I look at women who have children easily, who don't have losses, who have never lost their innocence in pregnancy. They have not been judged to be worthy, just as I have not been judged to be unworthy. I look at women who get pregnant when they don't want to. Why does this happen? Well, just because it does. It doesn't mean that they are better than me. It doesn't mean they are luckier than me. They don't feel luckier. Those who struggle to cope physically, or financially, or emotionally, with a(nother) baby don't always see the baby as a gift, even if that is how we would see one. I look at women with children who neglect them, abuse them, or abandon them, who expose them to violent or abusive partners, who pay more attention to their own needs than those of their child. Clearly, the biological act of having a baby is not evidence of their good character, or their good behaviour. These women are no better than me. A baby is not a reward for good behaviour, however much we might wish it could be. Not having a baby is not a punishment, however much it might feel like that.
It can take a while to reach acceptance of this. Women are very good at blaming ourselves. We search for answers. We expect answers. These days, when so much can be cured, solved, calculated or discovered, we can't understand why some of us can have babies and some of us can't. We get angry, and often - because there is no-one else we can blame - we blame ourselves. Pointlessly. Painfully. Sometimes destructively.
I've lived and travelled around the world. I have seen wonderful people in difficult circumstances. I have seen awful people with family they don't value, with riches they don't appreciate or do anything good with. I have seen beloved, kind, good friends die young, I've seen those who have been tortured, and I've seen the selfish and downright evil live till they are very old. None of this is right or can be justified. None of this happens for a reason. None of this is because you were judged to be deserving or not. None of this is because they were or were not being rewarded. It just is.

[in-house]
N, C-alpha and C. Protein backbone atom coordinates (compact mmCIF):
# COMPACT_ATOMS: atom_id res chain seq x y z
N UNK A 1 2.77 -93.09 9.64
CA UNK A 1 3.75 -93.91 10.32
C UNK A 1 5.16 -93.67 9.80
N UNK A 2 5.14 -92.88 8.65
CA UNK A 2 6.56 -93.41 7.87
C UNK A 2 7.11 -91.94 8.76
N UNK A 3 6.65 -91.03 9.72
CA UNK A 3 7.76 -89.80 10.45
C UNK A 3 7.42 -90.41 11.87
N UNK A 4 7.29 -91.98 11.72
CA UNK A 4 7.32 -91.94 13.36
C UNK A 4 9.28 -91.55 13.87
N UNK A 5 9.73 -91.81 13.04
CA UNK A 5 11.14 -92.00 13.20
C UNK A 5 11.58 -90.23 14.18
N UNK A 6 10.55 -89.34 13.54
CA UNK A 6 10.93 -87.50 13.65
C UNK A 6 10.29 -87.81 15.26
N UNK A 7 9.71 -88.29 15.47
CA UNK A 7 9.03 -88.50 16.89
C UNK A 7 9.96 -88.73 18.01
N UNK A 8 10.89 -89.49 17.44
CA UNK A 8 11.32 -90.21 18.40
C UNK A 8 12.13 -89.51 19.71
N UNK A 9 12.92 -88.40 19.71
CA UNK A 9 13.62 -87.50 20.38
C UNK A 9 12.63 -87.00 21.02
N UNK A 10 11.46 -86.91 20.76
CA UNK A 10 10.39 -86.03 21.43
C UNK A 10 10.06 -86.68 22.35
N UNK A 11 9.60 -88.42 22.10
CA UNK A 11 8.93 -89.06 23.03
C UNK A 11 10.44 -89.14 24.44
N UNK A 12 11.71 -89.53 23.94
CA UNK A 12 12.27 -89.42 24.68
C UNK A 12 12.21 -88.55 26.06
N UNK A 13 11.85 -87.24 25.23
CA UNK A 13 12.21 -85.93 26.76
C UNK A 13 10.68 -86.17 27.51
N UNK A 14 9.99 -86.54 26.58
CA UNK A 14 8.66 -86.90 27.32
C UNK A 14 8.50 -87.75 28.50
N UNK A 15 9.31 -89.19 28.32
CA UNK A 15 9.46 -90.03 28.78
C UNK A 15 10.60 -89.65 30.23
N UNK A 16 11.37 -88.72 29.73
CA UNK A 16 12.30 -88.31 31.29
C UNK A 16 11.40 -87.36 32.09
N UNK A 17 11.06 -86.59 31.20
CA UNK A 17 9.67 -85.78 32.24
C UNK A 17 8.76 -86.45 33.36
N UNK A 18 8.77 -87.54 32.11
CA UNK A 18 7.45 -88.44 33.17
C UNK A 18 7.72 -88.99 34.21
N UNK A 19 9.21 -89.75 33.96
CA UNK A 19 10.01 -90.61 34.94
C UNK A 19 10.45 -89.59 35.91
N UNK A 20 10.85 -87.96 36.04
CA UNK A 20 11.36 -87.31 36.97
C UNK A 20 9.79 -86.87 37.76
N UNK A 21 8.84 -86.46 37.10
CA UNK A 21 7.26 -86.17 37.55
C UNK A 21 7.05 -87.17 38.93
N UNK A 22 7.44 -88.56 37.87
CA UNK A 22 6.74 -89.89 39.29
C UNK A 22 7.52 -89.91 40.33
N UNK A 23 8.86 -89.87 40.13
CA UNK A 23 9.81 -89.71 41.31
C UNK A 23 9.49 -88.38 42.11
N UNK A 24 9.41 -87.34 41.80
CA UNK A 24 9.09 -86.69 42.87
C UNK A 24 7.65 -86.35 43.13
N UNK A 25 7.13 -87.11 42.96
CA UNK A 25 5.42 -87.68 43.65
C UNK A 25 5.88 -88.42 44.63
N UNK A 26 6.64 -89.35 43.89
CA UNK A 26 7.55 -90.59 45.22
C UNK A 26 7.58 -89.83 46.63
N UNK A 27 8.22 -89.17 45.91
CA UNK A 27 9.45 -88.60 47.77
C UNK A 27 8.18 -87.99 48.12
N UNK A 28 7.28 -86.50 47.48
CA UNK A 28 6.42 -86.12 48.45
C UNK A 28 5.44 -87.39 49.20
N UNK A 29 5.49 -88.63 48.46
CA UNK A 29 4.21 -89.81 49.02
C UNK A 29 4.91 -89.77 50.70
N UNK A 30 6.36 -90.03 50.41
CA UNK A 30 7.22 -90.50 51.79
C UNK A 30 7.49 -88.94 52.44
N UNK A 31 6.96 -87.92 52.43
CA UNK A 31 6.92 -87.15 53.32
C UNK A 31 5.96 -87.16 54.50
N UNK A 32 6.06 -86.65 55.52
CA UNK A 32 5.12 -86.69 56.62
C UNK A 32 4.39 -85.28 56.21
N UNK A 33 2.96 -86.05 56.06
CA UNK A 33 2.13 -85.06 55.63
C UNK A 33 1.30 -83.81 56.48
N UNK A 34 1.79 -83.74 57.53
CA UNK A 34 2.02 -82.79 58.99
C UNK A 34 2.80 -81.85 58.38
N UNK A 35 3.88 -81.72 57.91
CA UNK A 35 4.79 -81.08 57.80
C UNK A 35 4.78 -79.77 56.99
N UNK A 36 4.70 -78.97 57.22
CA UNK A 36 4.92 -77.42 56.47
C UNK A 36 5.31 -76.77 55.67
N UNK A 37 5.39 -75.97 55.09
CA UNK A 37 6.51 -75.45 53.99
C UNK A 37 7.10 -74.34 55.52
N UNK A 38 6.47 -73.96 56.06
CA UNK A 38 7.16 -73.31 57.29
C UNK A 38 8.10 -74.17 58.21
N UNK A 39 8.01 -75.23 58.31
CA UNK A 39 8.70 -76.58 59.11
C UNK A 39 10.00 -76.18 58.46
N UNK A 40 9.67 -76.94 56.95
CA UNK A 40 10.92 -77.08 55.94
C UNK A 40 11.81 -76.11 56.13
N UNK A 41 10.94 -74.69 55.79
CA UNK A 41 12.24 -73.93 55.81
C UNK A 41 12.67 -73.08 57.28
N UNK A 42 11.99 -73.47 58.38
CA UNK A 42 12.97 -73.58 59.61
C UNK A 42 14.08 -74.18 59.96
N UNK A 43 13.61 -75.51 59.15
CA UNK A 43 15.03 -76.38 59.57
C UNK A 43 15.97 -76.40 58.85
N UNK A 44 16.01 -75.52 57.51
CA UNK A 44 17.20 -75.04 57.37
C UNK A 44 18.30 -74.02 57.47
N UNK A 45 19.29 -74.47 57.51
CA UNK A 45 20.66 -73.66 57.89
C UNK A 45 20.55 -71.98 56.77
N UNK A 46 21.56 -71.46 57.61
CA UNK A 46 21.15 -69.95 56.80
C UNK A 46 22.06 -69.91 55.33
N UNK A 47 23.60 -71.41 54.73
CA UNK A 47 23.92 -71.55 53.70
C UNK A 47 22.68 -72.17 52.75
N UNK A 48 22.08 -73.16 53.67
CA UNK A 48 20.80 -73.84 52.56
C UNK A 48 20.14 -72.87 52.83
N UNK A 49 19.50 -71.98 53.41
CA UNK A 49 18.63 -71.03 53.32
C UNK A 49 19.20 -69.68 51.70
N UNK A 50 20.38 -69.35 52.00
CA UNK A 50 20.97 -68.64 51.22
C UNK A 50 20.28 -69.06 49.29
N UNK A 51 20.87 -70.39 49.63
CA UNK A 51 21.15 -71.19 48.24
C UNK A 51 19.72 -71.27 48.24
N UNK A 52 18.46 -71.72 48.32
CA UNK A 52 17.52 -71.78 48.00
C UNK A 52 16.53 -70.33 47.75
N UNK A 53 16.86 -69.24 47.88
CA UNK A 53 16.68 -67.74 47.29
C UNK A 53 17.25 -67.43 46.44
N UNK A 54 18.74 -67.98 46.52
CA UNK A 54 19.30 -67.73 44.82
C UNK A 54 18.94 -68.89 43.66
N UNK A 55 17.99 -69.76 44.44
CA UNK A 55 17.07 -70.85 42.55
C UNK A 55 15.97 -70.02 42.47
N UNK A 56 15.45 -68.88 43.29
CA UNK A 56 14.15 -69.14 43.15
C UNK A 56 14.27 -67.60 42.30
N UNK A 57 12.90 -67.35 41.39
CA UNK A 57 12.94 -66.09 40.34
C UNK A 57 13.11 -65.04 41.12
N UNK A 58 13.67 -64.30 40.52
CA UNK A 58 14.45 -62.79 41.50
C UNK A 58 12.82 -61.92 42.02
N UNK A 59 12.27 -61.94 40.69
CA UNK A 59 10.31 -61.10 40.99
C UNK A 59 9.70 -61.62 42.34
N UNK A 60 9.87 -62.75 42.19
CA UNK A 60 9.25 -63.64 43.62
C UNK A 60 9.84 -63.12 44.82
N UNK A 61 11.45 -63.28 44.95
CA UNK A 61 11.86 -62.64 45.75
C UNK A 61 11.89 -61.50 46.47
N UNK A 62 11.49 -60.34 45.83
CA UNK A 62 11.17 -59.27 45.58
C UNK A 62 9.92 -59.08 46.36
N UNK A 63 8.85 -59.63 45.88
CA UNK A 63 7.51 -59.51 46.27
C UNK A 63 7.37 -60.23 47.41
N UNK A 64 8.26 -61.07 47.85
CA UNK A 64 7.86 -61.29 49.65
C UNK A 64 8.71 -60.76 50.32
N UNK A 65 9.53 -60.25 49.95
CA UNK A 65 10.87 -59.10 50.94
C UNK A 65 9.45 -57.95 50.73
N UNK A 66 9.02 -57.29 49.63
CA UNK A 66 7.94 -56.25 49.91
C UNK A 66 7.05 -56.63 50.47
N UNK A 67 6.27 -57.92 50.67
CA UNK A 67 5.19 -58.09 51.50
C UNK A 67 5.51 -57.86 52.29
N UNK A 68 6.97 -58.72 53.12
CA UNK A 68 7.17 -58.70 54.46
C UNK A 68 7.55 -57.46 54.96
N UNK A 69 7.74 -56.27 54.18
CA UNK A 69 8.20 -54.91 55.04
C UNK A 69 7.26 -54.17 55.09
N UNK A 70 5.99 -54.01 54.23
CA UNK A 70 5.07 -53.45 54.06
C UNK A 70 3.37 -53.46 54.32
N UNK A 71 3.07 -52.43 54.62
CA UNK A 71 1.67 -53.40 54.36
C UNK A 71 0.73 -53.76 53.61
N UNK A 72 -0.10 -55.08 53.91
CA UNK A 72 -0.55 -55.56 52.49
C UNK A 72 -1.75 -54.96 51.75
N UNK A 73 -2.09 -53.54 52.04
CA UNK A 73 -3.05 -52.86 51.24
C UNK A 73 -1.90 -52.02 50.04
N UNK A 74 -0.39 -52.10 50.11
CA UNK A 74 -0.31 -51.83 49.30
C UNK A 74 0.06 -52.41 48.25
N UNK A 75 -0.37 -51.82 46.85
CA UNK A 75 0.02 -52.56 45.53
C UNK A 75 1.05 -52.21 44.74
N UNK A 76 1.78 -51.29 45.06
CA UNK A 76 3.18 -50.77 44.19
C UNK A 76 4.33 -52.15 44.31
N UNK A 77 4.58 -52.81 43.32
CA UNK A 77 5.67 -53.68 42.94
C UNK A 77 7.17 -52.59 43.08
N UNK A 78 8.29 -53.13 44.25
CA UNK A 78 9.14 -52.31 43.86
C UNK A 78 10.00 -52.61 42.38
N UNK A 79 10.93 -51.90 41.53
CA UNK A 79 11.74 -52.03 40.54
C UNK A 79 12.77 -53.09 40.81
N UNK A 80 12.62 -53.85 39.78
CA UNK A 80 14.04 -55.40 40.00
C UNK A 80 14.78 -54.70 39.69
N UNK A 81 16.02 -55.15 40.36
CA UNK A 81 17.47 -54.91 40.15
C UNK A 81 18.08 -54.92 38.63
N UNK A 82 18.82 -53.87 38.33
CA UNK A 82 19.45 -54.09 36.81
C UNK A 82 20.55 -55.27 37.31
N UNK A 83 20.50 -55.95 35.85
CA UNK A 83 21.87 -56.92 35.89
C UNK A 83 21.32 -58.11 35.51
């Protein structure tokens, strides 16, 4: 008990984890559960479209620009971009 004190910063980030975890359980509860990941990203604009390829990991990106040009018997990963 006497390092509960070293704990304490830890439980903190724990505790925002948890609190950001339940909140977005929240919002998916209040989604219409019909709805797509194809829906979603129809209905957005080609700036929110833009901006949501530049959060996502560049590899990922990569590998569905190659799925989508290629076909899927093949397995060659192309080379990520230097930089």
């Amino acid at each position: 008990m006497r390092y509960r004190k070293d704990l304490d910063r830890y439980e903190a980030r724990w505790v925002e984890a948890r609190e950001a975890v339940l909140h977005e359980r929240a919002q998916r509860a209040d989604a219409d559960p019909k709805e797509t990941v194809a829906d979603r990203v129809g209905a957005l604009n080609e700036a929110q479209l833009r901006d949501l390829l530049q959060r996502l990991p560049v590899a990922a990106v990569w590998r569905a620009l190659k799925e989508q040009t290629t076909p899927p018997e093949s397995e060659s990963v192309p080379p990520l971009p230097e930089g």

For me, understanding that there is no justice in the world is as much understanding as I can ever expect to have. There is no reason why. And that knowledge frees me from the guilt. It means that I don't question myself every time I hear of a case of child abuse or neglect, or unwanted pregnancy. It means I can love myself and have compassion for myself when I feel sad. It means I can have compassion for other people too, regardless of their situation.
I just hope others can get here too."

Three years later,  I still feel like this. I like being in this place. It helps me understand, not just infertility, but the rest of the world too. It brings me peace.  And that is a true gift.

Monday, September 15, 2014

#MicroblogMondays - The MicroblogMondays Blogroll

 The #MicroblogMondays blogroll isn't a micro blogroll. That's both good - because it means a lot of people are doing it - and bad. It's bad because I feel the need to read (and maybe comment on) all the posts on the list. That's okay, they're short. But then I get curious about the person (if I don't know them), and want to read more.  And then … well, you know how it goes. 

I need to be more disciplined, not so much with the writing – that’s coming easily - but with the reading of #MicroblogMondays posts.  My solution? Rationing.

PS.  There's also a #MicroblogMondays post over at A Separate Life.

Friday, September 12, 2014

Saying “goodbye” to our dreams

Some time ago, I read a post by a blogger who is parenting two children after infertility. She talked about how badly she wanted another child, but couldn't have, due to a range of different circumstances (infertility, finances, partner, etc). I will admit that I read this with a little roll of my eyes; she already has the “ideal” family, after all. But of course, that’s the point. Her “ideal” family, the one she imagined and hoped for, was larger than two kids and two parents. And so she continues to yearn. I may sound as if I have no compassion, but I do. I know all too well the loss, the lack, that she feels.

The comments on her post almost universally agreed with her, echoing (and amplifying?) her pain Other women parenting after infertility talked about their sadness that they can’t have more children, talking about the sometimes overwhelming urge, the desperation, and the refusal to shut the door on their dreams.